People born a couple of centuries too late are making the best of it by reenacting the lives of Mountain Men and Mountain Women this weekend south of Coupeville.
They’re having their annual Rendezvous Days Saturday and Sunday to bring back the days before the West started getting civilized in the 1840s.
Mountain Men hunted, trapped and made what they needed from wood, leather, fur, flint and obsidian. What they couldn’t make they’d trade for, using pelts from beavers, wolves, foxes and other animals as currency. At the trading post the furs would become iron pots, steel knife blades or the few other things they couldn’t make themselves using their own ingenuity or skills picked up from Indians.
At the Rendezvous Saturday and Sunday, some 20 tents filled with Mountain Men and Women will display their wares and way of life. Motorists will see the tents pitched just off Safari Road. Pull in and enter a different time. The kids will be amazed by the lack of cell phones, iPads or other electronic equipment.
Well, that’s not precisely true. A Mountain Man who goes by the name of Ram shows off an array of arrowheads and spearheads he knapped himself out of black obsidian, but one piece is white and seems to be made of modern glass of some type.
“That’s an arrowhead I made from a computer screen,” he laughs. “It’s the only good use for it.”
Kids won’t feel comfortable thumbing out Twitters as they walk through the tents, but they will see buckskin clothing, knives in leather sheaths, leather satchels with animal images stamped on them, and beadwork, jewelry and clothing made by Ram’s wife, who prefers Margaret to Mrs. Ram. “The wife and I make 50 percent of what’s in here,” Ram said of their two tents. “Leather, knapping, arrowheads; my wife does all the jewelry and bead work.”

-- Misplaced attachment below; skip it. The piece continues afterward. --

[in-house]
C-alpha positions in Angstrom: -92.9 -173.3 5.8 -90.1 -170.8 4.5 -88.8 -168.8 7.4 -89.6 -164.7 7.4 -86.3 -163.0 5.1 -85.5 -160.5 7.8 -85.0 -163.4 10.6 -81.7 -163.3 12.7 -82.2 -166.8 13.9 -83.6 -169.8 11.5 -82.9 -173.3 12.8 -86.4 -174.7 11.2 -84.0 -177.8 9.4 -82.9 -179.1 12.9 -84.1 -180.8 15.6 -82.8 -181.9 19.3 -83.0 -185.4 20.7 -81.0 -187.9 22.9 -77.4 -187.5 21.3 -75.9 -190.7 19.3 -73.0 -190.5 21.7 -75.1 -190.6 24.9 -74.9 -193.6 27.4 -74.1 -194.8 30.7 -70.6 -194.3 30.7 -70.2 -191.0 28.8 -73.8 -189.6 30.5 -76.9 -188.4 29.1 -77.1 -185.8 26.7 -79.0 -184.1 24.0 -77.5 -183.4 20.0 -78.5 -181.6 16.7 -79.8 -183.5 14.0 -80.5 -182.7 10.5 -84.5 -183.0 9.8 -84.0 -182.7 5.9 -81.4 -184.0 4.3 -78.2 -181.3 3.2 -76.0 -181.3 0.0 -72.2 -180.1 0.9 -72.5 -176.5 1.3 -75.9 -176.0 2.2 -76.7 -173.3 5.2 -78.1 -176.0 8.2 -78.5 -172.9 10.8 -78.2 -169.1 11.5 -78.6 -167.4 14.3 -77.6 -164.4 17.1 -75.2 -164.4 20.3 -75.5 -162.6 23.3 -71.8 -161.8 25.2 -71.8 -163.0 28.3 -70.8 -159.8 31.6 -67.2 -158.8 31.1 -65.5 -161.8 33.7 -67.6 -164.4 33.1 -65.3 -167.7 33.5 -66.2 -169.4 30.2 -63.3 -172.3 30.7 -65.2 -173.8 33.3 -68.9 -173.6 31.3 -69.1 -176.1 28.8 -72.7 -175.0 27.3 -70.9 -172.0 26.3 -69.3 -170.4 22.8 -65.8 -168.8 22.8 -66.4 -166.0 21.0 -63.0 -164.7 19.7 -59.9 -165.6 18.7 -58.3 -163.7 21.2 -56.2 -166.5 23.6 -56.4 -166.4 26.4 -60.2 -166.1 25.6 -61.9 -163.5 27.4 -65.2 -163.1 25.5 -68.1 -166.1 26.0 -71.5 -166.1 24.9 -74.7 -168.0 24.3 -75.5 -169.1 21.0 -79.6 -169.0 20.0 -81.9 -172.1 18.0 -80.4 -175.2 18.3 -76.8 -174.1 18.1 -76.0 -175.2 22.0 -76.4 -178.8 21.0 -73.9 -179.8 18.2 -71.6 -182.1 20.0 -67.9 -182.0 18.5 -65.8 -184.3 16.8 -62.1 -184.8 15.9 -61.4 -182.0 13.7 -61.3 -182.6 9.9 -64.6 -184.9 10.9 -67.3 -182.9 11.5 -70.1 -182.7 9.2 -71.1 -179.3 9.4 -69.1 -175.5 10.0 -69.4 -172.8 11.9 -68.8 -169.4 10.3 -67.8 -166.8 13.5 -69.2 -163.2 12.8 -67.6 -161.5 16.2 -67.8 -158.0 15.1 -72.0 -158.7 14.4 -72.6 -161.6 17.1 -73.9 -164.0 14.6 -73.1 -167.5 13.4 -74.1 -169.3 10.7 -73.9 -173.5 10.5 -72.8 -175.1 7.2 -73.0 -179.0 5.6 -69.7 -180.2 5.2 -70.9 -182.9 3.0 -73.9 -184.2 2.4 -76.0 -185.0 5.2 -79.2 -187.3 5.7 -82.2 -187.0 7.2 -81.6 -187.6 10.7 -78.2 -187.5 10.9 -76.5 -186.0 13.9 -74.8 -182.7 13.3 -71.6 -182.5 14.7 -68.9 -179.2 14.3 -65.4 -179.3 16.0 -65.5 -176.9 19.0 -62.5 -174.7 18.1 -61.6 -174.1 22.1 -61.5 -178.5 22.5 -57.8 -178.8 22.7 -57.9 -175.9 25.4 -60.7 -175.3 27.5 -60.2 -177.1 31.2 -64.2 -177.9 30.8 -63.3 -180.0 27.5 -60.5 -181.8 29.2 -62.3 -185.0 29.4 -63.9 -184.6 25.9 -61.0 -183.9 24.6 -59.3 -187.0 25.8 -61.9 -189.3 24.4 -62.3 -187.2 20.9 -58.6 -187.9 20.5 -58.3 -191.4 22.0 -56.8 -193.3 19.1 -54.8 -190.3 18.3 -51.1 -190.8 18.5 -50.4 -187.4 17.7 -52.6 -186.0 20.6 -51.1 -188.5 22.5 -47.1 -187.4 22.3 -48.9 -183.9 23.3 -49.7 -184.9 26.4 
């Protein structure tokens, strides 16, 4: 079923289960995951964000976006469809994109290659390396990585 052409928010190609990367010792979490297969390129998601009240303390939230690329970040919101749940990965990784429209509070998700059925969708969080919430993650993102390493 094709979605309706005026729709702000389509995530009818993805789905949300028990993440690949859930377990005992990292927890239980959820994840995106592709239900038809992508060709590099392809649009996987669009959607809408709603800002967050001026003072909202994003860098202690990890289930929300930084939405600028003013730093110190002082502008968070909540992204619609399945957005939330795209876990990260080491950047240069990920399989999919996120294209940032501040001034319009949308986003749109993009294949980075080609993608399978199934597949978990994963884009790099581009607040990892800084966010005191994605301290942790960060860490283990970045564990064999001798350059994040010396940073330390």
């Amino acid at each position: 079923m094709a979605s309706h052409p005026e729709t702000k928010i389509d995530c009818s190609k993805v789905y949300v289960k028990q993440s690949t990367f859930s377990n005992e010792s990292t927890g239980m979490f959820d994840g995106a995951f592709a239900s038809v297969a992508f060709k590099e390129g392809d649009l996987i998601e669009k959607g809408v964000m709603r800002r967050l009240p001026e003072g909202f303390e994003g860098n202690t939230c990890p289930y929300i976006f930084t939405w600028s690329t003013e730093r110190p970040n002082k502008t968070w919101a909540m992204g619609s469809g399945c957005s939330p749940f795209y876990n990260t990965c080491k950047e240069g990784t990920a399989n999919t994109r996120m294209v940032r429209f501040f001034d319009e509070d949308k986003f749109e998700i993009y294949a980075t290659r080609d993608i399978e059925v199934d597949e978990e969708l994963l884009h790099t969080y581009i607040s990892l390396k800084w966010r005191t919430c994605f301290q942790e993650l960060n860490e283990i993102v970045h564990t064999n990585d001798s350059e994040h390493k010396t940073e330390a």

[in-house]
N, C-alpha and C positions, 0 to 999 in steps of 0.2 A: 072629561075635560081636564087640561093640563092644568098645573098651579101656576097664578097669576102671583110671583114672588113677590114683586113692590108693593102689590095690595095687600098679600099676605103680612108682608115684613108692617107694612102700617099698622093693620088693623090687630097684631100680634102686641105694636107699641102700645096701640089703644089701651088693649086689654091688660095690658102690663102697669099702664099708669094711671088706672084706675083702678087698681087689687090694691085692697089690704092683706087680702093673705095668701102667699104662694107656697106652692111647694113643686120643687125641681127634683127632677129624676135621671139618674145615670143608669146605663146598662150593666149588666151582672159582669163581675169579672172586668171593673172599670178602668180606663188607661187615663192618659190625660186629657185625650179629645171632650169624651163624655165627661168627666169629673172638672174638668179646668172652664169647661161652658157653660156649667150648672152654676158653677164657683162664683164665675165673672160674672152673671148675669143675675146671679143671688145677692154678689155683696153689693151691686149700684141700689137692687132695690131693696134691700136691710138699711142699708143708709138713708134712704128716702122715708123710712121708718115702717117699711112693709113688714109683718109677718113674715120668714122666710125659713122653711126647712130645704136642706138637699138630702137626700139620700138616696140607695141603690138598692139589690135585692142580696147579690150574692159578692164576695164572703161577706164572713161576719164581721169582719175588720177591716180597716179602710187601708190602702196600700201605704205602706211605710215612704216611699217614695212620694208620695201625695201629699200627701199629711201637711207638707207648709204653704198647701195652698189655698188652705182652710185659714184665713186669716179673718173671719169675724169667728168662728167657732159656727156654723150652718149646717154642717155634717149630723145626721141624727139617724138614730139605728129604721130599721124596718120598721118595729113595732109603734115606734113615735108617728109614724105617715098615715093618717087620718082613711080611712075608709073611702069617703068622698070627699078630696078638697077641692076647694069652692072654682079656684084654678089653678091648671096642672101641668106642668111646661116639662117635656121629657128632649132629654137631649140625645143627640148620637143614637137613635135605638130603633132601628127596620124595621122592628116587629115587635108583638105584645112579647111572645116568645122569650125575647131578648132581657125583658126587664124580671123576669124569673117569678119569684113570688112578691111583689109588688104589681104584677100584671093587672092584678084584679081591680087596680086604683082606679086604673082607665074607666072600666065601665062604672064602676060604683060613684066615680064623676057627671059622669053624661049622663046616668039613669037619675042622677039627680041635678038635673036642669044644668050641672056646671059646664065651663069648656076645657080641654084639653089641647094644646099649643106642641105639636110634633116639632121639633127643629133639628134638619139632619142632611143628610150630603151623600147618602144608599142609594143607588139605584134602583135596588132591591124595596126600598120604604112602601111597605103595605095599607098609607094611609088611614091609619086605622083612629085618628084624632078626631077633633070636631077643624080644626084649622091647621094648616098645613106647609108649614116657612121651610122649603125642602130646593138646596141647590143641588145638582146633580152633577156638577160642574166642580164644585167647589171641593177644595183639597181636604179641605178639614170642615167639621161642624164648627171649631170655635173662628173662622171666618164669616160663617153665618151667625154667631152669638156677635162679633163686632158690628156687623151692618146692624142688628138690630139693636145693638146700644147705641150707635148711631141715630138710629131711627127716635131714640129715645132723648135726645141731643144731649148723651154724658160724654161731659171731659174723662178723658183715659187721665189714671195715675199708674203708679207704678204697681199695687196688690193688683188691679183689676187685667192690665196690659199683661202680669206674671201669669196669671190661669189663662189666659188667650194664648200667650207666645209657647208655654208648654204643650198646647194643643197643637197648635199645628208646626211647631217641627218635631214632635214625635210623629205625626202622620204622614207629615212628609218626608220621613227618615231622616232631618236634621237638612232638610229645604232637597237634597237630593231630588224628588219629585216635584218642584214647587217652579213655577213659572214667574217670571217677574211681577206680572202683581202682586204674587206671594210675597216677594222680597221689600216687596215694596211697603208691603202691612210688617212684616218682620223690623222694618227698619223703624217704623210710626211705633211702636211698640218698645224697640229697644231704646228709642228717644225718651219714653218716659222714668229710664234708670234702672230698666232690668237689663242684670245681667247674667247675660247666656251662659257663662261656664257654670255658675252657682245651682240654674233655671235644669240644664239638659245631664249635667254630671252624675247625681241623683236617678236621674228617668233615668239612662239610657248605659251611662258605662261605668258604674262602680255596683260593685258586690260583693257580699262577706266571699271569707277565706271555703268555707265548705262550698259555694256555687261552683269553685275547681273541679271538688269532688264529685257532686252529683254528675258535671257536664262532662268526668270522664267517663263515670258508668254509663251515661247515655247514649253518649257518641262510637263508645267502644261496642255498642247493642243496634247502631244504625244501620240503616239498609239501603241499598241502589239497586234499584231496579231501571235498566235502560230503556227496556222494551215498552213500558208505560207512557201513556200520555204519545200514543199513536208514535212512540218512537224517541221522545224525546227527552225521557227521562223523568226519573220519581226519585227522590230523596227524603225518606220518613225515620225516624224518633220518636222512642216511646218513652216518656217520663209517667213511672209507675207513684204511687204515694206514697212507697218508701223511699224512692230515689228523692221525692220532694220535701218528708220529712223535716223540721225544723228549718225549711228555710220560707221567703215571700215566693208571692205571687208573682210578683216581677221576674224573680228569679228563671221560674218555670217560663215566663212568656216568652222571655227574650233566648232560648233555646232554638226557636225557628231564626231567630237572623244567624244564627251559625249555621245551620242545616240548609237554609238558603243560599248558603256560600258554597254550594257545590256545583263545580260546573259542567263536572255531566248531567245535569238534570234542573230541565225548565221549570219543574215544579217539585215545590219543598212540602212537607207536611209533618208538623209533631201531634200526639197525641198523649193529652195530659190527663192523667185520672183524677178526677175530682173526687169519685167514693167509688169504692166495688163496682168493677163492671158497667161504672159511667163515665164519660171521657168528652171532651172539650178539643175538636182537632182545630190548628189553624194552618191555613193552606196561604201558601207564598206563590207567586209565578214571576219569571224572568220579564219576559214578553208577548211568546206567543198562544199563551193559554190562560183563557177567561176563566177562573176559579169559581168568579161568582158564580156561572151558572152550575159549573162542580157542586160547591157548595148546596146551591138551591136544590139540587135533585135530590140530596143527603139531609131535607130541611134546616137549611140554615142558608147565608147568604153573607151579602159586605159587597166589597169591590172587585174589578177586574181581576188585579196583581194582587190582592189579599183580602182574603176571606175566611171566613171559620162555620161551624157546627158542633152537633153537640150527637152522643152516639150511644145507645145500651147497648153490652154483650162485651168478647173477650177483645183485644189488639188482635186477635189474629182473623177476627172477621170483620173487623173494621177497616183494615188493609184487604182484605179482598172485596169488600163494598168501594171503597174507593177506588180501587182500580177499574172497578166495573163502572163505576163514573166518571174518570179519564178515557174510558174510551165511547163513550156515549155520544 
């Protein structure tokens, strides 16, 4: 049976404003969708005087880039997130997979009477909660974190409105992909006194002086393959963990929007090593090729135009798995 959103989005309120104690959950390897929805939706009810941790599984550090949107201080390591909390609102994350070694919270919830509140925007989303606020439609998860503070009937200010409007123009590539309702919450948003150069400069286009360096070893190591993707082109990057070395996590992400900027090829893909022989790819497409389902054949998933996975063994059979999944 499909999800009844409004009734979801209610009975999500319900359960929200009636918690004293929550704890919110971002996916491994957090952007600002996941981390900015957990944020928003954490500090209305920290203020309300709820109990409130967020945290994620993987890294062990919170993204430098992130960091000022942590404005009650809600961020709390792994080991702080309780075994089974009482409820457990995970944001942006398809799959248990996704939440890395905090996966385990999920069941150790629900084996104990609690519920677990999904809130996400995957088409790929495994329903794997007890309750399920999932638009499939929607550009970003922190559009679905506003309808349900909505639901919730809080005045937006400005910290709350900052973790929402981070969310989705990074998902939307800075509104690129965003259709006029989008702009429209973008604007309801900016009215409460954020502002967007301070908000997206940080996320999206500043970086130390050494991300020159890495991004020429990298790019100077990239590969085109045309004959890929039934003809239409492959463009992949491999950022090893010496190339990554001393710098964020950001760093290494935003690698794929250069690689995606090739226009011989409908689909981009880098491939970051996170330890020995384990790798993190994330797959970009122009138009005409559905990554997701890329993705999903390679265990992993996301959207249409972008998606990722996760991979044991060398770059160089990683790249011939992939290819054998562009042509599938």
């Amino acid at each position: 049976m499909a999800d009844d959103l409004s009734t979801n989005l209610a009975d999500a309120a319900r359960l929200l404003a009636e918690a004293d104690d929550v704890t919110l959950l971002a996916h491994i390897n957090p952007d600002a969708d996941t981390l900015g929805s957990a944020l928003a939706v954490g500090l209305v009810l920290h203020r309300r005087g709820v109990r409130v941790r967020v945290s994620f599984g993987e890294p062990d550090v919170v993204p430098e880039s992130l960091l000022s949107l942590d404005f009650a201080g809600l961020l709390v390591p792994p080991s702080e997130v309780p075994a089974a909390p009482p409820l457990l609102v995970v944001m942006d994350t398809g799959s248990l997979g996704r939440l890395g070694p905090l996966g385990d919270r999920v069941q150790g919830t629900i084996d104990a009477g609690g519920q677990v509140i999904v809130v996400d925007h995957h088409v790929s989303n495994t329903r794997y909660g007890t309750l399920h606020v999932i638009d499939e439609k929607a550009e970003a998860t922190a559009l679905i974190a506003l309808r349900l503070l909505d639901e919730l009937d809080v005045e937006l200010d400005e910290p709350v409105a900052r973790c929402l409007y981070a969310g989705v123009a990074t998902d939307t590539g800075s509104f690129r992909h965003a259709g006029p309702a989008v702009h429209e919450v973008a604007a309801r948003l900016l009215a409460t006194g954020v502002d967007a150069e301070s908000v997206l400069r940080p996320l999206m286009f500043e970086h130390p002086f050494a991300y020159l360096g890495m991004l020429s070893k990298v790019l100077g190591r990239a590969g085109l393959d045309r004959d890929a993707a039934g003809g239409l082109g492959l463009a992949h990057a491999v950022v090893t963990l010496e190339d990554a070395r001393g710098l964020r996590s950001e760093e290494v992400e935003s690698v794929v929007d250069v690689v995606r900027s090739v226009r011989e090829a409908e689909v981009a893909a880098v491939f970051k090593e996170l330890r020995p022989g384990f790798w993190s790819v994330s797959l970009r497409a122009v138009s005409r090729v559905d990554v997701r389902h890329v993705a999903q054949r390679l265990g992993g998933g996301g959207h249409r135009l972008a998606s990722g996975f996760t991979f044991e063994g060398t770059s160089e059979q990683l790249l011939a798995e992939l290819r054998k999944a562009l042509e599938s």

“We don’t get bored,” Margaret added.
Chris Eliason, who has organized the event for the Central Whidbey Sportsmen Association for years, says the number of participants is down because Mountain Men move away or pass on. Some of their skills are in danger of dying out. But there will still be about 20 tents and plenty of education available for curious Mountain Kids.
Ram figures he’s taught some 60,000 kids through organized tours over the 38 years he’s been a Mountain Man. There used to be a lot of black powder shooting and knife throwing, but 9/11 changed that for teachers. “They got paranoid so no guns, knives or sharp instruments,” he said regretfully.
Not that such instruments won’t be available. The Mountain Men will compete in black powder shooting, hawking (throwing tomahawks) and archery, among other skills. Duane Spangler is there with his homemade bows and arrows and his replicates of ancient atlatls. Ram can show how to start a fire with flint and a rock in 30 seconds.
Many islanders will recognize Rabbi, AKA Dave Hollett, former director of Island County Emergency Services, and his wife Rope Cutter, AKA Tammy Hollett, who set up camp Thursday in a setting that would have looked normal 200 years ago. “It’s an example of how they lived,” said Rabbi, pointing to their tent and its contents.
“I love it,” added Rope Cutter.
Hollett, who presently works on the Navy base, said he enjoys the conversation at the Rendezvous. “It’s all about the Mountain Man way of life,” he said. “No commissioners. No politics.”
Also, no computers or iPods. Just a trip back in time to show the kids how life used to be lived, and and allow modern men and women to marvel at the things Mountain Men and Women could make with their bare hands, natural materials and the simplest tools.
The event is free. Hours today are 9 a.m. to 5 p.m. and on Sunday from 9 a.m. to 1 p.m.